Schools cannot simply rely on their positive culture and respectful relationships to promote wellbeing but need to provide opportunities for students to make decisions about their wellbeing and to be active in leading their learning, Education Review Office, 2016, p. 18.
The wellbeing of young people is increasingly an area of focus for schools here in Aotearoa New Zealand, as well as overseas. In the past, we have possibly relied too heavily on an implicit approach to the wellbeing of our staff, students, and school community that:
- teachers and students have a good rapport
- leaders have an ‘open door’ policy whereby any issue can be raised at any time
- the school environment has a positive feeling.
While these are indeed all strengths schools can build upon, this isn’t an approach to wellbeing in and of itself. If we see wellbeing as important, then it must be reflected in all areas and aspects of a school. Wellbeing requires an explicit approach, as the Education Review Office (ERO) calls for in the quote above.
What is wellbeing? When I asked participants this very question at a recent CORE Breakfast, this is what people said:
A synonym I like to use is flourishing (as did one or two others!). That our young people are nurtured to do more than exist; they thrive. They have the right to be who they are without having to leave any aspect of their identity (such as their ethnicity, culture, gender, sexual orientation) at the school gate.
This is all very laudable, but how do schools go about explicitly planning for our young people to flourish and thrive?
Both ERO and the New Zealand Council for Educational Research (NZCER) have produced useful work for schools focusing on the wellbeing of students. When we bring this material together, we can see that both organisations call for:
- a whole-school approach to wellbeing
- taking a youth development perspective in wellbeing work
- seeing young people as active agents in their lives.
Whole school really means whole school: that wellbeing goals are reflected in school policy, curriculum, the physical environment, pastoral care practices, in the staffroom, in the boardroom, and in the classroom. It means that we monitor the wellbeing of all students and staff, and that we iteratively design and evaluate wellbeing strategies and initiatives.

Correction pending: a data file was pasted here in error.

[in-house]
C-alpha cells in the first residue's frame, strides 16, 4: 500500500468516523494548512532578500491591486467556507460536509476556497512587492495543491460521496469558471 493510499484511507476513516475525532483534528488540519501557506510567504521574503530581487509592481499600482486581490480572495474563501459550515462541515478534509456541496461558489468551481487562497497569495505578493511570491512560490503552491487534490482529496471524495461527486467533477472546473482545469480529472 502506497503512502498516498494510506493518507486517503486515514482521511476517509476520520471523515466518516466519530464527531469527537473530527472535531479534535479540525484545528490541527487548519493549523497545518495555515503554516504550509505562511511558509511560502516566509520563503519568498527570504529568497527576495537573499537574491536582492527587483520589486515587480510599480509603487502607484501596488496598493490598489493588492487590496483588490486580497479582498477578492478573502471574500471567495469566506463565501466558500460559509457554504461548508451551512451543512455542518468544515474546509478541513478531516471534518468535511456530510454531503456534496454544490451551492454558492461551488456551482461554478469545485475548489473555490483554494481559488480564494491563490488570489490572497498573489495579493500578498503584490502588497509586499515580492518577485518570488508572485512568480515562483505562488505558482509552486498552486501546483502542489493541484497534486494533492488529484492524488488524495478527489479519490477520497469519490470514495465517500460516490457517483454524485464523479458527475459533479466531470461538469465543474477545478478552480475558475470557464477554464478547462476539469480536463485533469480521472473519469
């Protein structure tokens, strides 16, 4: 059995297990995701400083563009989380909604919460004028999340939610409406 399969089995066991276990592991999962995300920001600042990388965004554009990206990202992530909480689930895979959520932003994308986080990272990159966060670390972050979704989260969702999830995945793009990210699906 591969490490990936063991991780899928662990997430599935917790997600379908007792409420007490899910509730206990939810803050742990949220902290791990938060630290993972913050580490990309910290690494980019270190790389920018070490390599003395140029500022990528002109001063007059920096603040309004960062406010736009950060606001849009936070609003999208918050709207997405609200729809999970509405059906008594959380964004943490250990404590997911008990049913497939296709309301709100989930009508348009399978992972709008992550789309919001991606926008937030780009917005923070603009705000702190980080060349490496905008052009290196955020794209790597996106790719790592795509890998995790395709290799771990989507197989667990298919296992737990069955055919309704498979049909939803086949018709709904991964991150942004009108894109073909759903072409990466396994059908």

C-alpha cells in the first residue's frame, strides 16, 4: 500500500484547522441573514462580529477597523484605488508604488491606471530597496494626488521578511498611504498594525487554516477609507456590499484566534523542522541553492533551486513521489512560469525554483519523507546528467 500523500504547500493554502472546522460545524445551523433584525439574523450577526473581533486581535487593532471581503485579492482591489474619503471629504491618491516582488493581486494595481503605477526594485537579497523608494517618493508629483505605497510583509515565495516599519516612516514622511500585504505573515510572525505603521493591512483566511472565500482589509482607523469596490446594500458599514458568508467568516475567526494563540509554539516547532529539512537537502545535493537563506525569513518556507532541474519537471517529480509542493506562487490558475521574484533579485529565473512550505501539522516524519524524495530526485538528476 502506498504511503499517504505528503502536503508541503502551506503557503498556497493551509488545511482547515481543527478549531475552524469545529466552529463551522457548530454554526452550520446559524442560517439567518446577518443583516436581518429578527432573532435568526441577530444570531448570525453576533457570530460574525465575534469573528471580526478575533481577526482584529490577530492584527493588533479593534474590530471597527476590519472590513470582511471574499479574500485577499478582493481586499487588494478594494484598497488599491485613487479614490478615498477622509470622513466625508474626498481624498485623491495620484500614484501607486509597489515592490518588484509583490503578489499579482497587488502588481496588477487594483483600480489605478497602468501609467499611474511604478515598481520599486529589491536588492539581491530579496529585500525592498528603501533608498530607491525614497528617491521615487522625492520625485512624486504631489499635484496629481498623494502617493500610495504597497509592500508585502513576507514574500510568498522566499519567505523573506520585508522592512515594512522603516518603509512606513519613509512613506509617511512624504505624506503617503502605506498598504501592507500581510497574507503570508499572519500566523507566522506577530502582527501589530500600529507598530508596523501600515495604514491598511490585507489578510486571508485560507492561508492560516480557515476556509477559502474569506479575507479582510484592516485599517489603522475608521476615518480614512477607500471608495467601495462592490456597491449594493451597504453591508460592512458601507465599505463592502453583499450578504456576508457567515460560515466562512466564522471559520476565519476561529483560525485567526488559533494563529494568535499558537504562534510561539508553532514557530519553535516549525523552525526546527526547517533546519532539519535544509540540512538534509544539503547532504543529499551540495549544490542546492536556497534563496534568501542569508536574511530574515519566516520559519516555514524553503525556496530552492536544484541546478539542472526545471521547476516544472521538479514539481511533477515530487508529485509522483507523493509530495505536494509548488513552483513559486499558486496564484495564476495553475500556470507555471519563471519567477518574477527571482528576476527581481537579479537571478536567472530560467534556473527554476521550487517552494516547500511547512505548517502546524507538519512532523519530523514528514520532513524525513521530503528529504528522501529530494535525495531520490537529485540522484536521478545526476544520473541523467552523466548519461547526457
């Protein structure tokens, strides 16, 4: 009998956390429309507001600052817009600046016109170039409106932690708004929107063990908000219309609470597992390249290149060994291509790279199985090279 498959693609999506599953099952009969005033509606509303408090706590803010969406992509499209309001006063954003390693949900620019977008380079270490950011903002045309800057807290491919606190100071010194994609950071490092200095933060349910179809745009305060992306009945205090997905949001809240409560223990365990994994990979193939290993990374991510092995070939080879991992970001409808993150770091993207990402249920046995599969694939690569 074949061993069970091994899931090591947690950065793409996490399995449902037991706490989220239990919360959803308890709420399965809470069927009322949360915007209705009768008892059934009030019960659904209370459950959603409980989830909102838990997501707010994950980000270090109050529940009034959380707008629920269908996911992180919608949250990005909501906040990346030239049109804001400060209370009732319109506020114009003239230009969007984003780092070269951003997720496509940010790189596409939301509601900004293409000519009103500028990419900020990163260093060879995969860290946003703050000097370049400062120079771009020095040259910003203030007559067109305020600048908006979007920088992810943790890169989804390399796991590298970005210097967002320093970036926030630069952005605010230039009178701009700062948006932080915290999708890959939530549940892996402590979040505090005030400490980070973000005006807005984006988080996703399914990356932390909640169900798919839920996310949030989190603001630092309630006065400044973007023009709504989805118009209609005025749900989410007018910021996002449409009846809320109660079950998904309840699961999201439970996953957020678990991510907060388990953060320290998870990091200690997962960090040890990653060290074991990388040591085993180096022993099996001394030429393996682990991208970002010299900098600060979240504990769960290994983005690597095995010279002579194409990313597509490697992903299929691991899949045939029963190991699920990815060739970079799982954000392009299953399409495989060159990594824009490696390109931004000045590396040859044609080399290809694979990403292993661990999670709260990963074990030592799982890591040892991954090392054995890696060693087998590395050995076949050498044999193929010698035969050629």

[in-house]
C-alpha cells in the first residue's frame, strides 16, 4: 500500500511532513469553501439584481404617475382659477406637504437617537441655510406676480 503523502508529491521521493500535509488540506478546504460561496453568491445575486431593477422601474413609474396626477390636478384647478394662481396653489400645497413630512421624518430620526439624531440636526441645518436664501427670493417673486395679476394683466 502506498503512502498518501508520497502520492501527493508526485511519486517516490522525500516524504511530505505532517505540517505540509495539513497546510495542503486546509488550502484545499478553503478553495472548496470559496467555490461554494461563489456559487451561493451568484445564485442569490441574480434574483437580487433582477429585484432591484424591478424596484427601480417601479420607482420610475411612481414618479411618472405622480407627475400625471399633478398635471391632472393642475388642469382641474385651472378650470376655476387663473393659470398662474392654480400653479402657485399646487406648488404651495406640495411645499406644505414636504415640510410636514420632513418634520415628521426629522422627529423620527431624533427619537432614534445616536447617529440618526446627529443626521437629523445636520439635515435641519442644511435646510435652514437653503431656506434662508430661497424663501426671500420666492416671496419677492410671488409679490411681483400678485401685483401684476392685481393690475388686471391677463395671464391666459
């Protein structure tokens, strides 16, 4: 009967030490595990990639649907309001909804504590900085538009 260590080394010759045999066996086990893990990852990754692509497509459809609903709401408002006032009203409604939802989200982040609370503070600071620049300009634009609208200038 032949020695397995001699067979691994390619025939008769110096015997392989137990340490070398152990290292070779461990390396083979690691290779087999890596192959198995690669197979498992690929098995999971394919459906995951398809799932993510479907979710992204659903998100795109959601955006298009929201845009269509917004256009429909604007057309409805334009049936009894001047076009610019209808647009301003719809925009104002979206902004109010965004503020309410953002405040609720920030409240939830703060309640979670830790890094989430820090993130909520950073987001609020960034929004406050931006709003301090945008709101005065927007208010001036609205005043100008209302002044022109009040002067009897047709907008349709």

Taking a youth development perspective requires moving beyond our previous practices of focusing on responding to specific issues as they present themselves (bullying, teen pregnancy, smoking, for example) to promoting wellbeing. It also means that students are actively involved in developing and leading wellbeing programmes. This goes hand-in-hand with treating young people as agentic. Young people are experts in their own lives; they have knowledge that deserves respect and offers learning opportunities for adults.
Last year, I had the privilege of being selected for the Lifehack Flourishing Fellowship. Lifehack was a systems-level intervention in youth mental health and wellbeing in Aotearoa New Zealand. One of the amazing resources I was introduced to was the ‘Mapping and Mobilising Conditions for Youth Wellbeing and Hauora’. This is a tool primarily designed for youth work teams and organisations to “identify and strengthen their practices and ways of working across areas that are known to promote youth wellbeing, hauora, and positive youth development.” As soon as I saw it, I got excited. I could see its potential to be used in schools as a reflection tool. I tested it with a group of teachers, and we had a think about both its format and its language. Based on their feedback and thoughts, I had a play to create this version for use in schools and Kāhui Ako: Pathways towards student wellbeing.
In it, I pose three key questions:
- Agency and Engagement: How are young people involved?
- Cohesion and Collaboration: How do we learn and work together to nurture wellbeing systemically?
- Environment and Community: Do our environments show that young people are valued and important?
Agency and engagement